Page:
And he says that feedback he is getting from business indicates that there is a greater willingness on both sides for business and WorkSafe to work as partners to resolve safety issues.

?But he admits things can still go wrong. Read more »

Where is the clamour from the equality people over these statistics?

The left-wing like to clamour about equality. They want more spaces reserved for Maori, for women, for gays…or whatever diverse group they seek to empower, enable or promote.

But you almost never hear them clamouring about equality in cases like this.

Workplace accidents were more often related to men than women in 2014, and coming from male-dominated industries of agriculture, forestry and fisheries.

Men were behind 71 per cent of work-related injury claims accepted by ACC and 96 per cent of fatal injury claims related to men.

Age was also a factor, with the highest rates of injury claims coming from workers in the younger, 15 to 24, and older, 65 and over, age groups.

“Older workers had high rates of injury claims accepted by ACC, especially for more-serious injuries,” Michele Lloyd, customer, policy, and research manager at Statistics New Zealand, said. ? Read more »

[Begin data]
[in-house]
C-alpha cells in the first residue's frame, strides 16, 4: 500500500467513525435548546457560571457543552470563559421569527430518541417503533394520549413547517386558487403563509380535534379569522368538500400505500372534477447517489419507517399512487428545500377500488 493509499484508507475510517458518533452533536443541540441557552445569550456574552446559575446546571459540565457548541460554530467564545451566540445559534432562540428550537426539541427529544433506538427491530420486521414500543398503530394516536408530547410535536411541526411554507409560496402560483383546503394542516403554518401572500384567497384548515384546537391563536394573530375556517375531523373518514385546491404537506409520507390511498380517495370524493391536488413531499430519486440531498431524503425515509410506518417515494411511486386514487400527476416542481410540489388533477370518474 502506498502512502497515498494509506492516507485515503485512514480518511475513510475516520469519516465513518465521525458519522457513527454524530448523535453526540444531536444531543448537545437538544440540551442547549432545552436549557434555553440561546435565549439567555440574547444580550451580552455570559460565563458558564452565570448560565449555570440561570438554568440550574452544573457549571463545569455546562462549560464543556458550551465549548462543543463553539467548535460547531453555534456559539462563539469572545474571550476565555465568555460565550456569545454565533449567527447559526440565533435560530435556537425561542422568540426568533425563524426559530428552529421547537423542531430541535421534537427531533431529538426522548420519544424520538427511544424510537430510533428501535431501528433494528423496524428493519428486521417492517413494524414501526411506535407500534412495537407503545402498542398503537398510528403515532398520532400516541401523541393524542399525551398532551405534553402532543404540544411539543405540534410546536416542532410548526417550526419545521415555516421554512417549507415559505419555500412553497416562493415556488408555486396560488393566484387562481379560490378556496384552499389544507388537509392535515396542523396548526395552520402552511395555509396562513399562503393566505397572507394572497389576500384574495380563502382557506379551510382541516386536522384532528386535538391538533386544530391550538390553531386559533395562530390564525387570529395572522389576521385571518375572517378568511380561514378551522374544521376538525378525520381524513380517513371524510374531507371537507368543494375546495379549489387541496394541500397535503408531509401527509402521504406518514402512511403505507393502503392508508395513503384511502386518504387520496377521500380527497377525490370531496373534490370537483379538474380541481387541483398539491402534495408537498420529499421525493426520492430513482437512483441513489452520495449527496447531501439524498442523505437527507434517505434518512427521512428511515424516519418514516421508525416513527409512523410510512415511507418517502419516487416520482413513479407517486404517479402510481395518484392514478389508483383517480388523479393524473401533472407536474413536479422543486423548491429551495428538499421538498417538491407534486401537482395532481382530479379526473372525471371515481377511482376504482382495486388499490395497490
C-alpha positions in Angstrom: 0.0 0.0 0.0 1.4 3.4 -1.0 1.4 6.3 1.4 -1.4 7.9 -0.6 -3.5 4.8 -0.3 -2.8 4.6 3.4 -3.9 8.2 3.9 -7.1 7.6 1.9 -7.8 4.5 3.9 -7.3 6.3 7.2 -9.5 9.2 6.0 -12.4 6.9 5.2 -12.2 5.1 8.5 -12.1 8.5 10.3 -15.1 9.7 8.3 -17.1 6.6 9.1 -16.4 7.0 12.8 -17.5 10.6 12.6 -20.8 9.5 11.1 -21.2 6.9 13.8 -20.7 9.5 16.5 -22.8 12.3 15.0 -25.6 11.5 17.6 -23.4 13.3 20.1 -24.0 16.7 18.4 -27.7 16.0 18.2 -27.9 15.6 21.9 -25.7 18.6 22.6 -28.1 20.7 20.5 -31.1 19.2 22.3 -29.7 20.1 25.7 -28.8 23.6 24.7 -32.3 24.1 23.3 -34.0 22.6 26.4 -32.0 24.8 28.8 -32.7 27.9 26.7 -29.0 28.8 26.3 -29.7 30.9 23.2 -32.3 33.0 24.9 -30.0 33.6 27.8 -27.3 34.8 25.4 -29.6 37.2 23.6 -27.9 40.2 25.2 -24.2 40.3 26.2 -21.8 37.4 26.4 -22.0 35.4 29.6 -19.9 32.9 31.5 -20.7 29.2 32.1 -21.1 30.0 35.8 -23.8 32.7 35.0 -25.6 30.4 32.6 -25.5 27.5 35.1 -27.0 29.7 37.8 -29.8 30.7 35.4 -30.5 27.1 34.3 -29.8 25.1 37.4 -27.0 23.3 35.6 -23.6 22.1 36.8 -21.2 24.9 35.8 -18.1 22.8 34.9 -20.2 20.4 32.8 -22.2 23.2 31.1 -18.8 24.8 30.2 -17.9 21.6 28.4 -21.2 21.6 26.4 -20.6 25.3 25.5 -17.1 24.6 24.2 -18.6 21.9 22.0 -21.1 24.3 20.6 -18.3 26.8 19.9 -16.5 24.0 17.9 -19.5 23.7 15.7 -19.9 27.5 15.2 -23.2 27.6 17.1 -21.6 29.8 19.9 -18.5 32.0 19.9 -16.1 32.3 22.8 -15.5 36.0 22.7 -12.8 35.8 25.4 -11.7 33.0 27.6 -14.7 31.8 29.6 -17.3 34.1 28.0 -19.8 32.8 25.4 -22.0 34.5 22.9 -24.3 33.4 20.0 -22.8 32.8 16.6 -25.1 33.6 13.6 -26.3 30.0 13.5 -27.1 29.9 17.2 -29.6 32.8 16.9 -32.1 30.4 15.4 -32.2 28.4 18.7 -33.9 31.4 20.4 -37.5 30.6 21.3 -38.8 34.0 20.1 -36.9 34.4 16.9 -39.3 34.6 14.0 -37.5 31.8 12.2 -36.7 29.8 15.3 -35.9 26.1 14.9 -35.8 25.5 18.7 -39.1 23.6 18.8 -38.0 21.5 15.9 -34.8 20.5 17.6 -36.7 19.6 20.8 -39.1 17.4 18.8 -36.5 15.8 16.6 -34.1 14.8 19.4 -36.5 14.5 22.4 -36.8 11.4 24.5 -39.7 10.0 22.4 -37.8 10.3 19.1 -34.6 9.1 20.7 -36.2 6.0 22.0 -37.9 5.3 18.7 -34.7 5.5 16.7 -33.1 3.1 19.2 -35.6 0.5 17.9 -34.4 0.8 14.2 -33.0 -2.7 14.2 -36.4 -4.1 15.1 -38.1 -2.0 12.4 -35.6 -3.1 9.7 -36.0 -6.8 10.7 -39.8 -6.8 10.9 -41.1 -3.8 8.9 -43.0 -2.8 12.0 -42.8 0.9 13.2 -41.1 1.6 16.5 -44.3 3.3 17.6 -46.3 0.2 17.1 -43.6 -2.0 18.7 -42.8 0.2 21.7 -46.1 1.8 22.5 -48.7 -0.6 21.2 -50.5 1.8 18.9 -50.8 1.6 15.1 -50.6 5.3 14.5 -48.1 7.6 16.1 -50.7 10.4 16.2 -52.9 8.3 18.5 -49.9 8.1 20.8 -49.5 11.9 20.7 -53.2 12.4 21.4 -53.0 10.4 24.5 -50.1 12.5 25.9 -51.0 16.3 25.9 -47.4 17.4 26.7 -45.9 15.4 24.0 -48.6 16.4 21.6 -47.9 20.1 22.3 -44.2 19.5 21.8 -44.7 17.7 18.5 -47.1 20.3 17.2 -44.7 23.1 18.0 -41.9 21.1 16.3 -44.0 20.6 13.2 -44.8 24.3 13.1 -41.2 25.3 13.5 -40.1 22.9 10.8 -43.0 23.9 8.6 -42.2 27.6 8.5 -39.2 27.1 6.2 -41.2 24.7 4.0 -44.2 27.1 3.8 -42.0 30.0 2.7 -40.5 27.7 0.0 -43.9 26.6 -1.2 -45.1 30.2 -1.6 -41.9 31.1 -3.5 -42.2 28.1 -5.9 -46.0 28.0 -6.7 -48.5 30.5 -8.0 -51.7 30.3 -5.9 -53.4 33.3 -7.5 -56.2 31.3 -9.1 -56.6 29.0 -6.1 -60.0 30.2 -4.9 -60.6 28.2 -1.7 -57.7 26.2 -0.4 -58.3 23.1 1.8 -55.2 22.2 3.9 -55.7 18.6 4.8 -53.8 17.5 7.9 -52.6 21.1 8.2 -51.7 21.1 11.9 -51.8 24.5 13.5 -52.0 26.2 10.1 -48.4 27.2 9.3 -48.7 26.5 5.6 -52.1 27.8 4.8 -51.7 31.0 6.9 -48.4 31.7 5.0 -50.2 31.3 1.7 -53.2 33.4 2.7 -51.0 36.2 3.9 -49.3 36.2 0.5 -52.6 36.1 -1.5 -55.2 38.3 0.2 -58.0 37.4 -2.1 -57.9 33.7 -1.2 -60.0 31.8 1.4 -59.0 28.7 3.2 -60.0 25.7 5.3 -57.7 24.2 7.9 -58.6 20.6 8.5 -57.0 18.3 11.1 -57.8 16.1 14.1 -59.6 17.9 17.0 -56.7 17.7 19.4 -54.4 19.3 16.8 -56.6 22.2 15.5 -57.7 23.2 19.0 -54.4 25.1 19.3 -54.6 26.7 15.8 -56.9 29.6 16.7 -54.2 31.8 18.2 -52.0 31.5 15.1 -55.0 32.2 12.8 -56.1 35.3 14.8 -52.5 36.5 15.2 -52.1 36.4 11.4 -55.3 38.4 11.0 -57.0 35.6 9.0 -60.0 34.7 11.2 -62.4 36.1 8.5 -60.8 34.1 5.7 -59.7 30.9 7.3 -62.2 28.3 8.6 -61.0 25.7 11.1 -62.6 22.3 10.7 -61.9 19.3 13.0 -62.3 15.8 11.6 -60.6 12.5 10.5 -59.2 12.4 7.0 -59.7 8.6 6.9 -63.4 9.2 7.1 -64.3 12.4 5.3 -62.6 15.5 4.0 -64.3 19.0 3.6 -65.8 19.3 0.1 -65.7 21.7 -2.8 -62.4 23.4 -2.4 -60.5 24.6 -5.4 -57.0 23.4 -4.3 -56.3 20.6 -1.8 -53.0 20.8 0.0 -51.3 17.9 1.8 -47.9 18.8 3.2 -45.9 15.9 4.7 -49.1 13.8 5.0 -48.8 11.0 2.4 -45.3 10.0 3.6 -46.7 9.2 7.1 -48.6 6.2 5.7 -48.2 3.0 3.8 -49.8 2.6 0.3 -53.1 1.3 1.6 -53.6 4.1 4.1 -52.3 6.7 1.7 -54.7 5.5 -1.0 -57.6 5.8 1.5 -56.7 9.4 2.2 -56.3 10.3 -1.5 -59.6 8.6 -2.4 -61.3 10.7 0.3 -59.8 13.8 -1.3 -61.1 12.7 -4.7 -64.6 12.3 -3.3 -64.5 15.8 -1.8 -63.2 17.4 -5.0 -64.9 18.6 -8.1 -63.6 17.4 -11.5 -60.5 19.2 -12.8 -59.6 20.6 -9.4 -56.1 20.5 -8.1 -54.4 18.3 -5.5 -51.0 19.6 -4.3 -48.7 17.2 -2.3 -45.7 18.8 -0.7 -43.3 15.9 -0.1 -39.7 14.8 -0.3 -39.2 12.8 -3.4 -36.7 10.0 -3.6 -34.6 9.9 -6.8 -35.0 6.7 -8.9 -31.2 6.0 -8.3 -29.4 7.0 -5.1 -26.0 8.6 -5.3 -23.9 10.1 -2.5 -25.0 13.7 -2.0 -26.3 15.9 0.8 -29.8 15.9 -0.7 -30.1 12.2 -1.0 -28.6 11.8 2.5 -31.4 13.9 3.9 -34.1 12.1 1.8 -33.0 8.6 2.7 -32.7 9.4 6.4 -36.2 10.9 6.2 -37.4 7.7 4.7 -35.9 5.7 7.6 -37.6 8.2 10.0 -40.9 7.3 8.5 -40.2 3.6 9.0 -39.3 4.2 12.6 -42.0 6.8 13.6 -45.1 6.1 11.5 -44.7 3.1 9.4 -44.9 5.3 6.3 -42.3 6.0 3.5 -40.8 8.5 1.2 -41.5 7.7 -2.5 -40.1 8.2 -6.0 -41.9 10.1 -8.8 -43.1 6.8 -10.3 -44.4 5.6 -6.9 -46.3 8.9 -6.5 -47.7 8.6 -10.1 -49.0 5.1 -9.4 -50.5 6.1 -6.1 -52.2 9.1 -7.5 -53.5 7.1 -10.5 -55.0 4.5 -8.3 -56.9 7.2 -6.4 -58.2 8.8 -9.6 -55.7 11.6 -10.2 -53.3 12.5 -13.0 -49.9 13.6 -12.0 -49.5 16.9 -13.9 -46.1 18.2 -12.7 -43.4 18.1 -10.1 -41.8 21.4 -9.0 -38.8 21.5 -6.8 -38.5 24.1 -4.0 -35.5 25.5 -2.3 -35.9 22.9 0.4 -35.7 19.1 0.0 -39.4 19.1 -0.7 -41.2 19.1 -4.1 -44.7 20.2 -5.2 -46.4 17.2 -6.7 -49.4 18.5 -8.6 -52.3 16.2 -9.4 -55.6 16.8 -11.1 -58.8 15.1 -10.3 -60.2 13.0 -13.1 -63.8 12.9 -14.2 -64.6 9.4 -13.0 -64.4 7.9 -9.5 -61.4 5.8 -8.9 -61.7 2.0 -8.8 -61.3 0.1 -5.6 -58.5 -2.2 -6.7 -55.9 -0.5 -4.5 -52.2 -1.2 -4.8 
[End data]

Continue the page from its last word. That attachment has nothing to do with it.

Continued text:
Michael Woodhouse’s workplace safety bill feared to cut back country access

Michael Woodhouse’s OSH bill is turning into a nightmare for National.

With the back bench already nervous about the excessive nanny state provisions he cut/pasted from Australia, there is now also?unrest in the rural stronghold of National.

MPs, and senior ones at that, are being told in no uncertain terms that this stupid bill, which has more in common with something Labour or the Greens would do, is going to seriously affect their support in rural NZ. They are angry and they are getting vocal.

Outdoor enthusiasts fear they will lose access to some of New Zealand’s most outstanding recreational areas under proposed changes to health and safety laws.

Hunters, trampers and mountain bikers are worried farmers will lock their gates rather than risk liability for those crossing their land.

Getting out into the great outdoors has long been a staple part of Kiwi life. ? Read more »

My good friend John Key can still count

Much is being made of Michael Woodhouse’s bill being delayed because of caucus ructions in National. Woodhouse can’t have been pleased when told by one backbencher to sit down and shut up.